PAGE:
Columbus, OH

Water Lantern Festival aspires to create a fairy tale experience for Columbus residents

The Lantern
A lantern launch from a previous Water Lantern Festival. Credit: Courtesy of Water Lantern Festival

Watching the Water Lantern Festival unfold is like stepping into a scene from Disney’s 2010 hit movie “Tangled,” Hayden Earl said.

Earl, the Water Lantern Festival’s community outreach specialist, said attendees decorate recyclable lanterns made of rice paper and wood. Eventually, the lanterns are set afloat, creating a twinkling expanse for all to see. The altogether enchanting event, which travels to numerous cities across the United States each year, will be held from 6-10 p.m. June 3 at Franklin Park.

A stronger emphasis on interpersonal interaction(s) drives the 2023 festival, Earl said. In addition to a scavenger hunt encouraging visitors to find “a person who has been to three countries” or “a person with the same name,” conversation starter cards are to be provided for the first time ever, he said.

“We’re more focused on the connection than we are the spectacle this year,” Earl said. “I think just getting out into the community and really being a part of the community is our biggest enticing factor.”

Guests can also browse a selection of Columbus-based food trucks and vendors, Earl said. LaCarne and Zaki Grill – known for Italian-style sandwiches and authentic Middle Eastern eats, respectively – are just two food trucks set to make an appearance.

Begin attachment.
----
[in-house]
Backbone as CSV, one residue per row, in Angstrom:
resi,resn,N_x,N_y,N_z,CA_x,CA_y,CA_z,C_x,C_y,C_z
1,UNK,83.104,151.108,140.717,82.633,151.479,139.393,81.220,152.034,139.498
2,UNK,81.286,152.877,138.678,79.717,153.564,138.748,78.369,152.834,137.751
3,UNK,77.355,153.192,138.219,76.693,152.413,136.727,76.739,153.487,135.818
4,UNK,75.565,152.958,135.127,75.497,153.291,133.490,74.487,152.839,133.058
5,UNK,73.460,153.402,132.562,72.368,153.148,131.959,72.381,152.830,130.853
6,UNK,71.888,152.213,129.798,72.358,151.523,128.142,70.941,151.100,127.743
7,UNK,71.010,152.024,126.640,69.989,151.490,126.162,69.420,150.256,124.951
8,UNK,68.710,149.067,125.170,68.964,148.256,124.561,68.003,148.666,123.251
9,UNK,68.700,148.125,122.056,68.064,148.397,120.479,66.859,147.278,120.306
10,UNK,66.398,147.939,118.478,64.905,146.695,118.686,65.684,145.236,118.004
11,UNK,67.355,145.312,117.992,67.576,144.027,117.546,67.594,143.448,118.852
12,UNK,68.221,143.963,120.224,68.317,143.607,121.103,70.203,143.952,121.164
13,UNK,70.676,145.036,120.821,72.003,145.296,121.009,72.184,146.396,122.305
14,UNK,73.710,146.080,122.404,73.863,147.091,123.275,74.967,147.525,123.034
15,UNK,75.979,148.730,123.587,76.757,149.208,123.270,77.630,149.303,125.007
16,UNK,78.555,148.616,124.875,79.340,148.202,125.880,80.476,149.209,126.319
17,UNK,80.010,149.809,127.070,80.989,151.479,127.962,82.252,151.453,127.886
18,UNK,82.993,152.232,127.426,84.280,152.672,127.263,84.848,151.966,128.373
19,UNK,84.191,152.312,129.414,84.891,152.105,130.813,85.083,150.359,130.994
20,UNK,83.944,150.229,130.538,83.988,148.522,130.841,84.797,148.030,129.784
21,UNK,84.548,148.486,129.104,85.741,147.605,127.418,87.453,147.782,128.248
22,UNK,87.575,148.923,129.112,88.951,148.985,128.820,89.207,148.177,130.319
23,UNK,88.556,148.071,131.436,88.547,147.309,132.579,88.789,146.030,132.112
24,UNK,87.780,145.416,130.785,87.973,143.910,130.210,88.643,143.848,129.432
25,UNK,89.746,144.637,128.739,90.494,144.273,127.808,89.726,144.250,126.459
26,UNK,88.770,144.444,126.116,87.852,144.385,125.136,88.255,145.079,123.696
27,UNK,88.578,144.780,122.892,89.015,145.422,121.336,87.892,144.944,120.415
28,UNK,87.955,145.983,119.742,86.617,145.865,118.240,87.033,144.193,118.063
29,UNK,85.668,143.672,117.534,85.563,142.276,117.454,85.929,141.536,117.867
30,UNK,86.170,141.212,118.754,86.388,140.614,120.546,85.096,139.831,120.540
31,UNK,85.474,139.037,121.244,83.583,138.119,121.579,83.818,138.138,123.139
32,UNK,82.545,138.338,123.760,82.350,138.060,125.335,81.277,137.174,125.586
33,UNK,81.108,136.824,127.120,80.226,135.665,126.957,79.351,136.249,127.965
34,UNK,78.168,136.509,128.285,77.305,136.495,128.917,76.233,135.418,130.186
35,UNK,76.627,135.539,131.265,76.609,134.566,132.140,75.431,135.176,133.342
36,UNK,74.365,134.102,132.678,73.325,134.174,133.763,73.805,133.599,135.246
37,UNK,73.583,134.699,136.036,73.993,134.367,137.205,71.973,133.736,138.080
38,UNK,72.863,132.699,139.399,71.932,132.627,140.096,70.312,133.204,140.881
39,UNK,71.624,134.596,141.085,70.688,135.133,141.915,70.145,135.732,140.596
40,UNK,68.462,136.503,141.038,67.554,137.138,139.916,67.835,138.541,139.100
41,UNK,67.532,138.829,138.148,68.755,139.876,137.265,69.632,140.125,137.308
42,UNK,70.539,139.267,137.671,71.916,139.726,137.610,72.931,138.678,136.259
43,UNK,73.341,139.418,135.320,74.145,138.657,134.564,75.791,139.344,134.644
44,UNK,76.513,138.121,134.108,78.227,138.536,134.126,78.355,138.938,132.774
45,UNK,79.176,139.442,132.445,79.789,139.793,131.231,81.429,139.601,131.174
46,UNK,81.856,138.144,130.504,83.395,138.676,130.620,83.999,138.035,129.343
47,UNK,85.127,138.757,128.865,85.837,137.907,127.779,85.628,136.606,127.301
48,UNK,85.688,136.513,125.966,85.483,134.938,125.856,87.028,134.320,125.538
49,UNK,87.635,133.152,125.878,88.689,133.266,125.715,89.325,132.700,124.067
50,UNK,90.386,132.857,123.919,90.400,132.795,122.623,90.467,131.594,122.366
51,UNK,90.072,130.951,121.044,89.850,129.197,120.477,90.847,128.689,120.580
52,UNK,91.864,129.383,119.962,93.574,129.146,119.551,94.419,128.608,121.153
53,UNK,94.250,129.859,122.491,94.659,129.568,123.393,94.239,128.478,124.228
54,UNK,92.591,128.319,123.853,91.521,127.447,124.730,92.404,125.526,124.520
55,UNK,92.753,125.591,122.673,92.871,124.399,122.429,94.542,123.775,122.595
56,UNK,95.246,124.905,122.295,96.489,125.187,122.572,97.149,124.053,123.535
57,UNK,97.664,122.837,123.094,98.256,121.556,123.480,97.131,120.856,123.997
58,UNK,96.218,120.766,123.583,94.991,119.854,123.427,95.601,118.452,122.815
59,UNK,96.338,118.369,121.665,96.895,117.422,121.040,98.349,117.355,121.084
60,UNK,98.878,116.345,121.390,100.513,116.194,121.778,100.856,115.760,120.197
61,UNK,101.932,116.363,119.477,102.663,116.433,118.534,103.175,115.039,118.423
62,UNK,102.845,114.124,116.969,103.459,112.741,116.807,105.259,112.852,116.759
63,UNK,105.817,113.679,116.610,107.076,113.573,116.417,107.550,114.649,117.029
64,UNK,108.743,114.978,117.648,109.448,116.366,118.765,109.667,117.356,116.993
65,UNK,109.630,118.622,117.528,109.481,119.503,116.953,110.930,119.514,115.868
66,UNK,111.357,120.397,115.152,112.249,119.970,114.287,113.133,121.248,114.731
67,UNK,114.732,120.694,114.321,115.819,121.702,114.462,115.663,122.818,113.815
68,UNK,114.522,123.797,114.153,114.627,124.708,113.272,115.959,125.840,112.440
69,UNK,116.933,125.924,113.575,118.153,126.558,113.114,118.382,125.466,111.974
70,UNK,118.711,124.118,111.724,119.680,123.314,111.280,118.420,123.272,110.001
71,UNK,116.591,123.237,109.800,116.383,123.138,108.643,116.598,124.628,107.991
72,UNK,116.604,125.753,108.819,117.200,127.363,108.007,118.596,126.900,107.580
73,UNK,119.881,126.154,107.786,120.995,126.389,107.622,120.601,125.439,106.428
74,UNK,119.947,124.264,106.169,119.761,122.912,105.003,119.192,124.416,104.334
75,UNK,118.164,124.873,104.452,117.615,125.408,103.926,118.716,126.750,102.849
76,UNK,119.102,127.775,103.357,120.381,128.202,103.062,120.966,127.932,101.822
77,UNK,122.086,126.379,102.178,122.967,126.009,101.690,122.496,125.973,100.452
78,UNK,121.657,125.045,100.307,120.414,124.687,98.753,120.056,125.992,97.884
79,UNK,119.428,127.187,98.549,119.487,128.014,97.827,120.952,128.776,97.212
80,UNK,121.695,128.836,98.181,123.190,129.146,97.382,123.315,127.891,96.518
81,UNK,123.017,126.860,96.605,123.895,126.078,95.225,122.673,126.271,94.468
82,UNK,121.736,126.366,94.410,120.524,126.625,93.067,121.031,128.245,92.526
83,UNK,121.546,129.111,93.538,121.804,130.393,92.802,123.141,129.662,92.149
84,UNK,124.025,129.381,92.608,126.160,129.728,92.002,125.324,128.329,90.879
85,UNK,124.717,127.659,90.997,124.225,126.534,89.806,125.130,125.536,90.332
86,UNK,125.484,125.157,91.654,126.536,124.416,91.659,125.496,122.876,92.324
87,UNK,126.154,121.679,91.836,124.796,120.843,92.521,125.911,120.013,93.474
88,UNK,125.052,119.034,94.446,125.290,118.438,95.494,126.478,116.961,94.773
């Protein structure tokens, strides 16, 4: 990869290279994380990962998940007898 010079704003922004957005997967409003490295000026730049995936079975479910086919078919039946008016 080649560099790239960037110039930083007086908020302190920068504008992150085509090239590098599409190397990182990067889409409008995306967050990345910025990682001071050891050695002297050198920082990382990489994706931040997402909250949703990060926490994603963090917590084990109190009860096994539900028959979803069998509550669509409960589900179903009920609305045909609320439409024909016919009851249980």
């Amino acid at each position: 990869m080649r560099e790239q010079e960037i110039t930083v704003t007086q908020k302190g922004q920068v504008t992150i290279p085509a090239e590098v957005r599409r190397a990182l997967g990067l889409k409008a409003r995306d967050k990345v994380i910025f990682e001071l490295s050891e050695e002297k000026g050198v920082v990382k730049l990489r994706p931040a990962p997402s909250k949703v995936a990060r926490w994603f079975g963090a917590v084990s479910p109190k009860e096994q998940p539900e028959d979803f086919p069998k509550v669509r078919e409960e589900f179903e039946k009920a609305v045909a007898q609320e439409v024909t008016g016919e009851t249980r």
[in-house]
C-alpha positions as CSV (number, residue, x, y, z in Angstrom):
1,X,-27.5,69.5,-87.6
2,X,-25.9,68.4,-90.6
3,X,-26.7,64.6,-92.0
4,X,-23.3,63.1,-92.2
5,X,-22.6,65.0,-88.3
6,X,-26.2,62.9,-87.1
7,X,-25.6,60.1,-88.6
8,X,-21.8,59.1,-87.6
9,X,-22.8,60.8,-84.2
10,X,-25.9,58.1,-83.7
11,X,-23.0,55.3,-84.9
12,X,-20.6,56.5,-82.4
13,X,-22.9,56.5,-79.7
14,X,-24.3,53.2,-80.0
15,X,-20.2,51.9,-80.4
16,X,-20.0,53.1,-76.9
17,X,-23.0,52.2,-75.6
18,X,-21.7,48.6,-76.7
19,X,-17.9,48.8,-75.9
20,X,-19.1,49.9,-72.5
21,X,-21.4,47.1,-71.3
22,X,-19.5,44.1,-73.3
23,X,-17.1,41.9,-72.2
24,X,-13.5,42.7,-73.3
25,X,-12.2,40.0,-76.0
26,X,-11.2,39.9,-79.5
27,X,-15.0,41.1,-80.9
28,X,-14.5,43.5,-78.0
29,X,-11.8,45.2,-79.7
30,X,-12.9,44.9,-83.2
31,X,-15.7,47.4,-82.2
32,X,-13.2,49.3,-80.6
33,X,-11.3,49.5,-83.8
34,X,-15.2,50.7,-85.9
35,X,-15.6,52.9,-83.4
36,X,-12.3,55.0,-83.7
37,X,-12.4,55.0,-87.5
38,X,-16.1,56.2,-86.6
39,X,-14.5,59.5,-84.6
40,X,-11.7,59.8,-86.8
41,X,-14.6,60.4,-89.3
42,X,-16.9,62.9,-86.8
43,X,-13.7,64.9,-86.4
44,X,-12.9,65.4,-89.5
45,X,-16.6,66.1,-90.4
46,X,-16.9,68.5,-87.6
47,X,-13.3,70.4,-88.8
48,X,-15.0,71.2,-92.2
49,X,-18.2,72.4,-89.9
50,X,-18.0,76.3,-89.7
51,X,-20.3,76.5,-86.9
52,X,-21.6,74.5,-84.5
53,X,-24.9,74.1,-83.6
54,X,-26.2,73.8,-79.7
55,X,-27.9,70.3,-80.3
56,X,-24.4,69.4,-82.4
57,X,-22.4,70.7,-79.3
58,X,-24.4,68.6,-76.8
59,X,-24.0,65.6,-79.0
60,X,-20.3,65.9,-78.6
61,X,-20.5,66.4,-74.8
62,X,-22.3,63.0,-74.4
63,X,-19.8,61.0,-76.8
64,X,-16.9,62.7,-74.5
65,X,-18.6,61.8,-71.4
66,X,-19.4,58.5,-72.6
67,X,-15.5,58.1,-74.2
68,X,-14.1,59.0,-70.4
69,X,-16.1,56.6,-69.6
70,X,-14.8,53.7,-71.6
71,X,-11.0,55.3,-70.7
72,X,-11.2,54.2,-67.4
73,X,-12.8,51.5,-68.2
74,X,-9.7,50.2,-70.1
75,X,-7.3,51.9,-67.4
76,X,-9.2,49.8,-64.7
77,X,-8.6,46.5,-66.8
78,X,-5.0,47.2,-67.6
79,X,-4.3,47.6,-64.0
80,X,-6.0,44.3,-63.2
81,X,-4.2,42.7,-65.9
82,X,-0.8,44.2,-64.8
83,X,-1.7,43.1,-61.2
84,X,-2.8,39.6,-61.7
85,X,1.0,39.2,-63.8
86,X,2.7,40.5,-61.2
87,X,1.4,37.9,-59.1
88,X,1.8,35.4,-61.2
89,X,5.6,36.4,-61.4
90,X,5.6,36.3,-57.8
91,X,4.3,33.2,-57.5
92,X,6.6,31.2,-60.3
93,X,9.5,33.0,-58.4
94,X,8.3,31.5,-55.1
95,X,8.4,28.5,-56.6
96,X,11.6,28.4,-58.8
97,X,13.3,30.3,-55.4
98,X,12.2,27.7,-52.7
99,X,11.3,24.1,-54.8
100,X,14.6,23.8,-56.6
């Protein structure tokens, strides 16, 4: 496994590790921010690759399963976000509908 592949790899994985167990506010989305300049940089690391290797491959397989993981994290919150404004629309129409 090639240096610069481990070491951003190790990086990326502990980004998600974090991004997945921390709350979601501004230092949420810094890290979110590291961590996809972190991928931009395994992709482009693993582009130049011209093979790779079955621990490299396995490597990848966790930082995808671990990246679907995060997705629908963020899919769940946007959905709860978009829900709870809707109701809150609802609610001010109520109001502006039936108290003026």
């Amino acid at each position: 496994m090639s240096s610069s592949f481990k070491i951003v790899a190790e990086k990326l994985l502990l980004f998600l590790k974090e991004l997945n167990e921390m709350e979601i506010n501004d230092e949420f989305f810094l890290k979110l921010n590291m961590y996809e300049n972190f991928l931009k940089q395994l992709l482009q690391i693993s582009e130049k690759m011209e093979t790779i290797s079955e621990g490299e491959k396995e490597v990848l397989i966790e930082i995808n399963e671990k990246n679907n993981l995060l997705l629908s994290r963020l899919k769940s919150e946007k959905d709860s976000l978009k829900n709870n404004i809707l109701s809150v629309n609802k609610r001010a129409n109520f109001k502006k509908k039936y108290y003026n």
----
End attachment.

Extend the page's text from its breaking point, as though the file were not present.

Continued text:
Earl said one of the celebration’s most memorable facets is an open mic segment. Before lanterns are launched around sunset, participants are allowed to address the crowd and speak on their lanterns’ ascribed meanings, he said.

“We get to hear what everybody’s inspiration was,” Earl said. “People can get pretty emotional and share some pretty powerful stories.”

Nothing compares to seeing the lanterns drift together at last, Jonah Wasden, an event coordinator for the Water Lantern Festival, said. He said every drawing and paragraph, no matter how small, exudes a sense of vulnerability.

“There’s not really room for negativity at these events,” Wasden said. “You can make it as personal as you want it to be.”

In the future, Wasden said he hopes the Water Lantern Festival continues to spread positivity in a sustainable way. Finding new uses for lanterns once they are pulled from the water is integral to that goal, he said.

“We try and partner with local art installations as well so that we’re not throwing away the lanterns,” Wasden said. “They can use them for art projects.”

Earl said he looks forward to observing how different communities embrace the festival and make it their own.

“I want to keep seeing them,” Earl said. “Even if we’re just there for a day, it’s a pretty fun thing to get to see.”

Additional information about Columbus’ 2023 Water Lantern Festival, including ticket pricing, is available on the event’s website .

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